Vance Fowler, Associate Professor and Infectious Diseases, Specialist, Department of Medicine, Duke University Medical Center, Durham, North Carolina, USA

Case History
A 64-year-old female presented with three weeks of progressive dyspnoea, nausea and vomiting.

Sickle Cell Lung Disease

Respiratory Medicine & Allergy: Pulmonary Vascular Diseases

Elizabeth Hadley, Consultant Respiratory and General Physician, Barking, Havering and Redbridge Hospitals University NHS Trust, London, UK
Boris Lams, Consultant Respiratory Physicians, Guy's and St Thomas' NHS Foundation Trust, London, UK
Christopher Kosky, Consultant Respiratory Physicians, Guy's and St Thomas' NHS Foundation Trust, London, UK

Case History
A 40-year-old man with known homozygous (HbSS) sickle cell disease (SCD) presented to the emergency department with a three-day history of cough, fever and sweats. He denied any chest pain.

Medical Videos

Advances in Dual Antiplatelet Therapy for Acute Coronary Syndrome (ACS)
Advances in Dual Antiplatelet Therapy for Acute Coronary Syndrome (ACS)
Diabetic Peripheral Arterial Disease (P.A.D.)
Diabetic Peripheral Arterial Disease (P.A.D.)
Does chronic venous insufficiency play a role in MS pathogenesis? Commentary (CONy 2010)
Does chronic venous insufficiency play a role in MS pathogenesis? Commentary (CONy 2010)
Flash Lecture: Changes in Antithrombotic Use
Flash Lecture: Changes in Antithrombotic Use
Rivaroxaban vs enoxaparin for the Prevention of Venous Thromboembolism
Rivaroxaban vs enoxaparin for the Prevention of Venous Thromboembolism
A Guide to the Coronary Angioplasty Procedure
A Guide to the Coronary Angioplasty Procedure

Recent Drug Updates

Medical Images

Pulmonary angiogram
Pulmonary angiogram
Chest radiograph of sickle cell lung disease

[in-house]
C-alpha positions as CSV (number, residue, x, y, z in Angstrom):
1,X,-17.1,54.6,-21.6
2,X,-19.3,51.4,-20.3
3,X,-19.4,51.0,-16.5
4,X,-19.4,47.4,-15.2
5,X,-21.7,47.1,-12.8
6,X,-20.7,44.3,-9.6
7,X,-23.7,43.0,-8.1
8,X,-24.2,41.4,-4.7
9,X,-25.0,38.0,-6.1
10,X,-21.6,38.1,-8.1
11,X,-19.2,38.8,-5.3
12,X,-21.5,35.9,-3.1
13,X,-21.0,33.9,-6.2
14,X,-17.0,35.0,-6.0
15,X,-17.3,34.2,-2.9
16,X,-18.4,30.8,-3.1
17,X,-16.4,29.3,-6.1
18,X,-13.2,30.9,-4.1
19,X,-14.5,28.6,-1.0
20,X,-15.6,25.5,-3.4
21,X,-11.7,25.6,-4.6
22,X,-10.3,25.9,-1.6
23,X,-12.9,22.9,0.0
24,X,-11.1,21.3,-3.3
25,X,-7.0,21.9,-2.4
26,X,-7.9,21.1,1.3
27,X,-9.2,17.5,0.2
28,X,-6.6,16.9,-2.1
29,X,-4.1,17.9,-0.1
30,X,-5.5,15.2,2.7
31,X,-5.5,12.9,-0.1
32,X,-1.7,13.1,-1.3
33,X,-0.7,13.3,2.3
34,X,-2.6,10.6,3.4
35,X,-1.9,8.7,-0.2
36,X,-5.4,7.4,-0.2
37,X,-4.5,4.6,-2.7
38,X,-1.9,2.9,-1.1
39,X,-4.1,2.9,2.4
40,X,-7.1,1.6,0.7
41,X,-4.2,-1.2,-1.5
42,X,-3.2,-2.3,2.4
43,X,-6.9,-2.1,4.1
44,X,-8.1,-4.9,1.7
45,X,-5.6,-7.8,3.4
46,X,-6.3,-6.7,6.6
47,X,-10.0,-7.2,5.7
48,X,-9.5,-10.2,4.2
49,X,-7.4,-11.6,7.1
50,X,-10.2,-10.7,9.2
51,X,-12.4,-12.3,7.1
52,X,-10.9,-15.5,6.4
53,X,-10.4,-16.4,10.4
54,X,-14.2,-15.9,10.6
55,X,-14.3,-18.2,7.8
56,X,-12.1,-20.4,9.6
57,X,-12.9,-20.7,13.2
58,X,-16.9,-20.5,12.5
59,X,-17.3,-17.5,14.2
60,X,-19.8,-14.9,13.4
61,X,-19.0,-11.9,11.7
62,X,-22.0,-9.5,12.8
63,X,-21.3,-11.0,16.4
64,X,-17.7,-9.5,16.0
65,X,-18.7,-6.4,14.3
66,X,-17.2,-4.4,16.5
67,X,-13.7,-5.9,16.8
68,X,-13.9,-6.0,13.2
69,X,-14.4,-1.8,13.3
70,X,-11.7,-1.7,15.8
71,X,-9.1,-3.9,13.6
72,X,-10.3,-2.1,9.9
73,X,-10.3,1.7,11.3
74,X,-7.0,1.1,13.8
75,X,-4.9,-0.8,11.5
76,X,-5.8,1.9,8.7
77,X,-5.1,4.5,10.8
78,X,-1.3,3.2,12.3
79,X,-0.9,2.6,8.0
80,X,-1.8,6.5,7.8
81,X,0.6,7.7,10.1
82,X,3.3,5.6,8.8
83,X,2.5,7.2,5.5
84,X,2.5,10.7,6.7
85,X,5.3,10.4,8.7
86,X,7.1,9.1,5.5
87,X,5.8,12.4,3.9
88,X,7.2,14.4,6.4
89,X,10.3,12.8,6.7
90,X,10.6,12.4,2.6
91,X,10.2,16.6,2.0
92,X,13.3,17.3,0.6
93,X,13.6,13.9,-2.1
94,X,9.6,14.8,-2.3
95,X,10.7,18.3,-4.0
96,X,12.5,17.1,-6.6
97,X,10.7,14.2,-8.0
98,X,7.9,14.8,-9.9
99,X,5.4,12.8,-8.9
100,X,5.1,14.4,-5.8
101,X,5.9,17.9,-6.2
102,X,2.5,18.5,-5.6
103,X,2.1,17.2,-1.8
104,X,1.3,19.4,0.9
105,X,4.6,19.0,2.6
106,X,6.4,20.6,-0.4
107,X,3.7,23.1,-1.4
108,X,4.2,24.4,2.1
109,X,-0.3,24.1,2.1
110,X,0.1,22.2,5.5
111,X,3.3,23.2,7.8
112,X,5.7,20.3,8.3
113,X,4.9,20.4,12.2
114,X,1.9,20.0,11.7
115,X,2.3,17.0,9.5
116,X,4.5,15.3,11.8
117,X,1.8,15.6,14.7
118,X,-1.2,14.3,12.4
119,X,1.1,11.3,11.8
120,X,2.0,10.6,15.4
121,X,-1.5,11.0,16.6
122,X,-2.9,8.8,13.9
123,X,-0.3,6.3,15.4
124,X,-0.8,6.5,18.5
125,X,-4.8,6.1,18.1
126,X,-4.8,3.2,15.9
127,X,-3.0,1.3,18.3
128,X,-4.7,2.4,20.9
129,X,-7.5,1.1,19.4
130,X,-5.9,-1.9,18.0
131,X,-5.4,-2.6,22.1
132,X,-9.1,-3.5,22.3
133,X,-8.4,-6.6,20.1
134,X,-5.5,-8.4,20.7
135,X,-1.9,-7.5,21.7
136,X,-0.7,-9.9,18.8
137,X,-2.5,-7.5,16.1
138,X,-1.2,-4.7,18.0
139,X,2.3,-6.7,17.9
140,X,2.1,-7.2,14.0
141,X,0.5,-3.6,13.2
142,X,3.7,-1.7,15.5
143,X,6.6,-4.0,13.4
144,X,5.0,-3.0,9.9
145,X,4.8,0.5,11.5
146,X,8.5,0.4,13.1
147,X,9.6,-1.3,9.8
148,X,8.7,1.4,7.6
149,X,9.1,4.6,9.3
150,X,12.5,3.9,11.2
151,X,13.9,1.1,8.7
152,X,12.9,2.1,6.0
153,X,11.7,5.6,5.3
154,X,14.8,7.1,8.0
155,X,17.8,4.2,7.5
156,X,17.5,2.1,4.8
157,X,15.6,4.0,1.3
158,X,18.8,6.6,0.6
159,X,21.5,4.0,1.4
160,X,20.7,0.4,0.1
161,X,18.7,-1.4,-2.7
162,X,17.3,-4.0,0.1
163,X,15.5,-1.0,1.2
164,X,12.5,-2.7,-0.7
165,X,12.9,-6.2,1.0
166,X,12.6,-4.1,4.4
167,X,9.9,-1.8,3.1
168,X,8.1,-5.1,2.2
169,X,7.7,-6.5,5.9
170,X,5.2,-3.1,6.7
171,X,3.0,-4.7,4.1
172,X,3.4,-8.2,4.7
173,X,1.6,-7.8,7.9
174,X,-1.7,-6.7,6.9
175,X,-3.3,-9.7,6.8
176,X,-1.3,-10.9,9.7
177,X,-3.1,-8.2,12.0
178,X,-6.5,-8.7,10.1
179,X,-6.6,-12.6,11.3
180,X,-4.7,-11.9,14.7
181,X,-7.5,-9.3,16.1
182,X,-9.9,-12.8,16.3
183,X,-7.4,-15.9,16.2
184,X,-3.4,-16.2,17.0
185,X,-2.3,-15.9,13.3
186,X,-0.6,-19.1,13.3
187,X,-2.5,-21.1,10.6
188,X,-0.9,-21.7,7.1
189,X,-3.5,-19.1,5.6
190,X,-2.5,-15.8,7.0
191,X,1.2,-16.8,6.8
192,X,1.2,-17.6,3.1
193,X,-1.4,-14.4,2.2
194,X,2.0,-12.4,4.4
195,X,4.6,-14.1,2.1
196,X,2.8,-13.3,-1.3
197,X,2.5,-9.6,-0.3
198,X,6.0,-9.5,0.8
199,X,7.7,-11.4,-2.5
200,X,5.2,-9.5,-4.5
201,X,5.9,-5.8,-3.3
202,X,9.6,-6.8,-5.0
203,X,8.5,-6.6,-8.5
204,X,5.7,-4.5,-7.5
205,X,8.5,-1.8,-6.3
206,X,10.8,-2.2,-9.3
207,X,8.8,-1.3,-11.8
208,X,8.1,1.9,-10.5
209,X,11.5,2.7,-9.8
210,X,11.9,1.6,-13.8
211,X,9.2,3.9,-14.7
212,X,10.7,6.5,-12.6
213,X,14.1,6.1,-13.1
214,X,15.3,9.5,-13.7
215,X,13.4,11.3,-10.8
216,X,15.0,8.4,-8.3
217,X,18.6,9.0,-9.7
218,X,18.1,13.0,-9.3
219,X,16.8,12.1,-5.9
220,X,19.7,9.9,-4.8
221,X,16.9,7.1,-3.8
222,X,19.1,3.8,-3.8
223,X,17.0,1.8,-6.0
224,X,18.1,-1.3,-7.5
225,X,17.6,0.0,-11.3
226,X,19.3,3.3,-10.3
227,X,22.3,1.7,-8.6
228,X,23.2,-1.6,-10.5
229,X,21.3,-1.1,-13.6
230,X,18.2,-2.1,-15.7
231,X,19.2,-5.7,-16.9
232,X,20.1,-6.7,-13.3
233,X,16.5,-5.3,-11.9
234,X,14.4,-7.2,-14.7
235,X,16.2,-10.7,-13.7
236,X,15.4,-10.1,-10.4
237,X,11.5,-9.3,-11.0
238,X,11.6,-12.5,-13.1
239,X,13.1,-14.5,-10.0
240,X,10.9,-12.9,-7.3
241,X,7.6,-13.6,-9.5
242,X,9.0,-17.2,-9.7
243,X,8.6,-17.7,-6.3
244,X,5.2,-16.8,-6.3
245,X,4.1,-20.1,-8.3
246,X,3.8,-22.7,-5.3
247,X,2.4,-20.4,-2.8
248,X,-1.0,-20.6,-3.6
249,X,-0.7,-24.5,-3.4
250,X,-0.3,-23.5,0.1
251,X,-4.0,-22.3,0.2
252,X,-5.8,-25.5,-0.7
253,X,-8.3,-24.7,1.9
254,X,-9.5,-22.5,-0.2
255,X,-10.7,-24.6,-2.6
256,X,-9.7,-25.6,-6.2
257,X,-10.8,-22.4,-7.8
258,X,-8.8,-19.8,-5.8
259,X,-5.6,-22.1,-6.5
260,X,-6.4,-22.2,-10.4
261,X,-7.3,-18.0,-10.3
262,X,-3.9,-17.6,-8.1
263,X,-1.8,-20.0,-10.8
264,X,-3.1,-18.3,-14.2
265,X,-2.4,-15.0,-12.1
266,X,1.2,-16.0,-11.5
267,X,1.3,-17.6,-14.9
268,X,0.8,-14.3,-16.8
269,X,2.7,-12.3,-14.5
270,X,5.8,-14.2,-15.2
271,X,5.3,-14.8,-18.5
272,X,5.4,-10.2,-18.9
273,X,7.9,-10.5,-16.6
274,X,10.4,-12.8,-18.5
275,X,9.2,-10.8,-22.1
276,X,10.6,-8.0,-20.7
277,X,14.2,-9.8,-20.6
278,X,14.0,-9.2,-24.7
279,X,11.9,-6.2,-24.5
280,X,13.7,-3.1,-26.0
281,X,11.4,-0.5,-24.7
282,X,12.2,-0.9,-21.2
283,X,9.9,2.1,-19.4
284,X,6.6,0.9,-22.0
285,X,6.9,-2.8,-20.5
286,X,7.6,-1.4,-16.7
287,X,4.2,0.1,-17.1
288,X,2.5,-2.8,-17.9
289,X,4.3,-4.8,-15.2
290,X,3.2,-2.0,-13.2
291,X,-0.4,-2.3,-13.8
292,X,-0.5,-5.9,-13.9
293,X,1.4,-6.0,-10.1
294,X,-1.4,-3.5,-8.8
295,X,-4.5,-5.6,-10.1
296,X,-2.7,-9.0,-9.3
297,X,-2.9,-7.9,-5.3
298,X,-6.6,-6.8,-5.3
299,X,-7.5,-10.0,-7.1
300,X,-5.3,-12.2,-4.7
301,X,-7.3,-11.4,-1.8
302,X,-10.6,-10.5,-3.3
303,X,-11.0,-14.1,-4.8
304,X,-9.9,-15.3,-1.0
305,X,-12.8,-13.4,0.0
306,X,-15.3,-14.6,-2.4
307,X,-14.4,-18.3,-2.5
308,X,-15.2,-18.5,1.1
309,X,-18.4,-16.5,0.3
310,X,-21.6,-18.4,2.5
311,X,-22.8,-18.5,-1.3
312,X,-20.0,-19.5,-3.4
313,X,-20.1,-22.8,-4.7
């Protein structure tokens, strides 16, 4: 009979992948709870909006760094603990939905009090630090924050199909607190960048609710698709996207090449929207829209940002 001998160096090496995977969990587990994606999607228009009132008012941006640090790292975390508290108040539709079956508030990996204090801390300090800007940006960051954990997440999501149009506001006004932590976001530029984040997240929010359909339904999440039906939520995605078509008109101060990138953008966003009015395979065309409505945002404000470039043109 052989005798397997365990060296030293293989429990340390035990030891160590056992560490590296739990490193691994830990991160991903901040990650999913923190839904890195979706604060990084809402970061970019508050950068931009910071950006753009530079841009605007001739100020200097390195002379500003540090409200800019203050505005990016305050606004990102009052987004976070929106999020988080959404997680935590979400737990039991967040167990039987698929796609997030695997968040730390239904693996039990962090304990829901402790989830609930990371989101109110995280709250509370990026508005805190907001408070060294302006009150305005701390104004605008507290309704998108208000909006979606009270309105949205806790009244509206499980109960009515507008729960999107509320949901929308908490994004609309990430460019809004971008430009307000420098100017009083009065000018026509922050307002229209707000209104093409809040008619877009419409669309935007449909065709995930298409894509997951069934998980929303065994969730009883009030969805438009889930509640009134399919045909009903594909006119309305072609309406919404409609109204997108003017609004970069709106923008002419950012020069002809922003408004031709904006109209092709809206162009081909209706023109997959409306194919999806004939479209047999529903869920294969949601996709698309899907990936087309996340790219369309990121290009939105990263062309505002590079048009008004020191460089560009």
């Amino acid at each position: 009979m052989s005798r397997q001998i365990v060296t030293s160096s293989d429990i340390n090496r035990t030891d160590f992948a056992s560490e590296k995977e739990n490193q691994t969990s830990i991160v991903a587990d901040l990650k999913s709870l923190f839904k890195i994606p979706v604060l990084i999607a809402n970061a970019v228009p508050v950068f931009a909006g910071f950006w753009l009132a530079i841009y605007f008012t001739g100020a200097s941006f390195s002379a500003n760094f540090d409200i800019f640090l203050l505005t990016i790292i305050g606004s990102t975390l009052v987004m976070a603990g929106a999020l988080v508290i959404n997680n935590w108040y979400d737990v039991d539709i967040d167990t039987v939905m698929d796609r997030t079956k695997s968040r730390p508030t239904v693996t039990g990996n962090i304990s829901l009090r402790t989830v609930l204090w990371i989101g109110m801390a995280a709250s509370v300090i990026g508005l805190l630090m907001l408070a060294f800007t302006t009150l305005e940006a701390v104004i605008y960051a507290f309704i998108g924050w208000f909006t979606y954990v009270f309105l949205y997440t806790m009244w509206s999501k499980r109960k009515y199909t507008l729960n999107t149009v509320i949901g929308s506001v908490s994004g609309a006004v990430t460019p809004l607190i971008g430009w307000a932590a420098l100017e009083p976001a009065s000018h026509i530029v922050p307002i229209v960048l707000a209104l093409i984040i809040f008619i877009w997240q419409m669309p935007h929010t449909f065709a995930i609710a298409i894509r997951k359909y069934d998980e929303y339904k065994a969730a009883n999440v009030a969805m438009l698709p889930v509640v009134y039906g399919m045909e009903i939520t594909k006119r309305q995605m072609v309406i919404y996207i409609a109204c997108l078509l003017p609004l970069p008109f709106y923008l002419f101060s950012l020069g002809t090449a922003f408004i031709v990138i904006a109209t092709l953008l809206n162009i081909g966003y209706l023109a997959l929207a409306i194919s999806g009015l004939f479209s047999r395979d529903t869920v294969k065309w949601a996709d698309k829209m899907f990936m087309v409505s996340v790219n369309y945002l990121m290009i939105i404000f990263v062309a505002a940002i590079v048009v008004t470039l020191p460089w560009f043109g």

Chest radiograph of sickle cell lung disease
Pulmonary arteriovenous malformation
 Pulmonary arteriovenous malformation
Sickle cell lung disease
Sickle cell lung disease

Clinical Guidelines

MI – secondary prevention: Secondary prevention in primary and secondary care for patients following a myocardial infarction

Nov 2013

This guideline offers best practice advice on the care of adults who have had a myocardial..

... infarction.

Unstable angina and NSTEMI

Nov 2013

The term ‘acute coronary syndromes’ encompasses a range of conditions from unstable angina to..

... ST-segment-elevation myocardial infarction (STEMI), arising from thrombus formation on an atheromatous plaque. This guideline addresses the early management of unstable angina and non-ST-segment-elevation myocardial infarction (NSTEMI) once a firm diagnosis has been made and before discharge from hospital. If untreated, the prognosis is poor and mortality high, particularly in people who have had myocardial damage. Appropriate triage, risk assessment and timely use of acute pharmacological or invasive interventions are critical for the prevention of future adverse cardiovascular events (myocardial infarction, stroke, repeat revascularisation or death).

Clinical Trials

Imaging Control Study, 3D Echo, MR and RHC. (PARIS)

22-07-2014

The aim of the study is to intensify the follow up of patients with pulmonary arterial hypertension via modern imaging guided methods in due consideration of the possibilities of three-dimensional echocardiography in order to optimize their specific therapy.

The hypothesis is that the increased use of..

... modern imaging guided tools is essential for the follow up.

Safety of Dabigatran Etexilate in Blood Clot Prevention in Children

21-07-2014

This open-label, single arm prospective cohort study will assess the safety of dabigatran etexilate in secondary prevention of venous thromboembolism in paediatric patients. Children from 0 to less than 18 years of age will be eligible to participate.